Whenever President Ferdinand Marcos was in the mood, he would gather his loyal generals in his study in Malacaang for an hour or so of leisurely discourse on issues that mattered most to him and his martial law administration.
Over coffee and pastries, the Commander in Chief would toss a question or statement for his court to comment on or contemplate in a relaxed, casual atmosphere so different from the formality of their ranks and position.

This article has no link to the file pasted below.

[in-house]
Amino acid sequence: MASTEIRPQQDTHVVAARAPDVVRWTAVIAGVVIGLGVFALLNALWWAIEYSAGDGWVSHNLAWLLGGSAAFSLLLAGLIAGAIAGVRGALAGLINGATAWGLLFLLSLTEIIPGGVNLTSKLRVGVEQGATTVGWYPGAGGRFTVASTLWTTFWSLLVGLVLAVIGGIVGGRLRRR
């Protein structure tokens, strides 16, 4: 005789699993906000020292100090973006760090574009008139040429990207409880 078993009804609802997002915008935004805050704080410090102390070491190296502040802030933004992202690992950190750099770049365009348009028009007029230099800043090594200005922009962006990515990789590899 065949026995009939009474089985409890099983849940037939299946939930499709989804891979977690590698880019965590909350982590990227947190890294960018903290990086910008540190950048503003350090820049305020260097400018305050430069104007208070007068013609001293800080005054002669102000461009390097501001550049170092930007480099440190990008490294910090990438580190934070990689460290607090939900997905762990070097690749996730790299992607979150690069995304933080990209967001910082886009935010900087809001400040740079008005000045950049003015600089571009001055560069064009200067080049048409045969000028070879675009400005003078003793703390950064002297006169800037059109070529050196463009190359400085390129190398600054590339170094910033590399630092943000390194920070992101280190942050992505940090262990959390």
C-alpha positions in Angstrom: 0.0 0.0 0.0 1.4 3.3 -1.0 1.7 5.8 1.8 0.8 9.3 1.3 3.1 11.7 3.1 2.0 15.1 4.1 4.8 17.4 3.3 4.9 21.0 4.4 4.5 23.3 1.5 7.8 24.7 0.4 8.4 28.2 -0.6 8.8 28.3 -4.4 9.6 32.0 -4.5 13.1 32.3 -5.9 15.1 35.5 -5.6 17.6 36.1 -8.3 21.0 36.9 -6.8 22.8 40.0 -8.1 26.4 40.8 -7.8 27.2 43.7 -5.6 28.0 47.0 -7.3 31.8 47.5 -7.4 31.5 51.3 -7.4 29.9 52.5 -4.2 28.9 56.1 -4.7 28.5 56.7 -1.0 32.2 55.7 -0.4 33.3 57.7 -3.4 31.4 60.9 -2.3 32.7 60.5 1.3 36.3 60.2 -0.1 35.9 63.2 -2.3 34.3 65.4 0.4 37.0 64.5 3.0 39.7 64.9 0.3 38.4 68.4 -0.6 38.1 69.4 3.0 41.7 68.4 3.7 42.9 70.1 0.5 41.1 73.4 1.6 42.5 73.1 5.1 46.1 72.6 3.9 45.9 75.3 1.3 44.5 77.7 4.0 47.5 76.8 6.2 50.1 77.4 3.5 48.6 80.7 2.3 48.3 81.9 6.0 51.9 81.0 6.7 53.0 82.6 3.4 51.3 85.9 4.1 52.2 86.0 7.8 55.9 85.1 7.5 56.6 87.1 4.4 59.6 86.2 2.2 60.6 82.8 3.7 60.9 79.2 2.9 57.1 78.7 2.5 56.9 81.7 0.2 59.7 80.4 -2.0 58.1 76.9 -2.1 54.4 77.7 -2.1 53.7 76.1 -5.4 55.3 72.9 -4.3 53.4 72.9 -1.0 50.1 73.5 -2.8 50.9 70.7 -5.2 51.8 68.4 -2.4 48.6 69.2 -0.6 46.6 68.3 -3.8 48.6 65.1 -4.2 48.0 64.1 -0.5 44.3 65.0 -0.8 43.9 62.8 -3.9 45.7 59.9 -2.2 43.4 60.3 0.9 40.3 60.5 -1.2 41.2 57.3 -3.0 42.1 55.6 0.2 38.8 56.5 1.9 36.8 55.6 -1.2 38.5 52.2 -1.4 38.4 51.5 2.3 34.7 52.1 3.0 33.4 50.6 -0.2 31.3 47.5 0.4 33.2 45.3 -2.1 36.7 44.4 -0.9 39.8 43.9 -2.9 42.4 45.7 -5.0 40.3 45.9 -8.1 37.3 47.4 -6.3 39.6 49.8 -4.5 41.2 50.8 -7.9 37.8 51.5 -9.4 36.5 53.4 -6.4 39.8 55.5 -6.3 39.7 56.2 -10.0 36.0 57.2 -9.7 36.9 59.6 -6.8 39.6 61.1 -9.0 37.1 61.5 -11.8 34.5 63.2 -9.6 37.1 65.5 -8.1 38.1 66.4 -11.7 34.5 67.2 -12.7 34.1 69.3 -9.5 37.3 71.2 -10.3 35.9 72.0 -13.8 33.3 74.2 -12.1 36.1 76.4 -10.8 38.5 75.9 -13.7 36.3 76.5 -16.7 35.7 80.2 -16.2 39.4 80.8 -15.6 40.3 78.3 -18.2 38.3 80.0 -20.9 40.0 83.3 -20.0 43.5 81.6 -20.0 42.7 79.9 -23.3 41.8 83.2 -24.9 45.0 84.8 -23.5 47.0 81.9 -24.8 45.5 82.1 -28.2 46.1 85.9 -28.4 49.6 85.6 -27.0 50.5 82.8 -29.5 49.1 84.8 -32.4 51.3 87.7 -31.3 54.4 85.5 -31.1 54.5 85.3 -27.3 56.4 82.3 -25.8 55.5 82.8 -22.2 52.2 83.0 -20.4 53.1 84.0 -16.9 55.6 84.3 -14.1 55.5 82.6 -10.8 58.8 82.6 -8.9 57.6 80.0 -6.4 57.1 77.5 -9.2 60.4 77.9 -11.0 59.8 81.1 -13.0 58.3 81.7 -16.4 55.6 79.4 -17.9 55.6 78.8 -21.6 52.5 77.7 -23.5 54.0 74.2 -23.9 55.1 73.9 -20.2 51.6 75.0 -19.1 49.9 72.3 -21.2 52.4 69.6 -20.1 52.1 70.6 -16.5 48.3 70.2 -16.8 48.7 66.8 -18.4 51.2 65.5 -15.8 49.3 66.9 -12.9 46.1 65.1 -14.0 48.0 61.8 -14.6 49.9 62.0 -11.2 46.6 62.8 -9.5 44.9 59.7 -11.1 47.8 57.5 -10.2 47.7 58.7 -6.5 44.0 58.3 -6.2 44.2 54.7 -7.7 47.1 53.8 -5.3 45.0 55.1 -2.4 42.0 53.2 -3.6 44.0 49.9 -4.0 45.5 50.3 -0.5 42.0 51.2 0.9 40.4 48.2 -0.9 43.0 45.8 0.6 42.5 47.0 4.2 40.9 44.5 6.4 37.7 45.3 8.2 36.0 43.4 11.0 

Indeed, it was an honor to be part of the gathering because it meant one was part of Marcos inner circle.
In one tte-? -tte in late 1980 or early 1981, the conversation drifted to the succession issue. Marcos was already sickly then but this was not known to the public. But the generals knew. They kept the secret to themselves.
What Marcos said that day was totally unexpected of the strongman as the generals knew him.
My best successor, Marcos said in a serious tone, is Ninoy Aquino.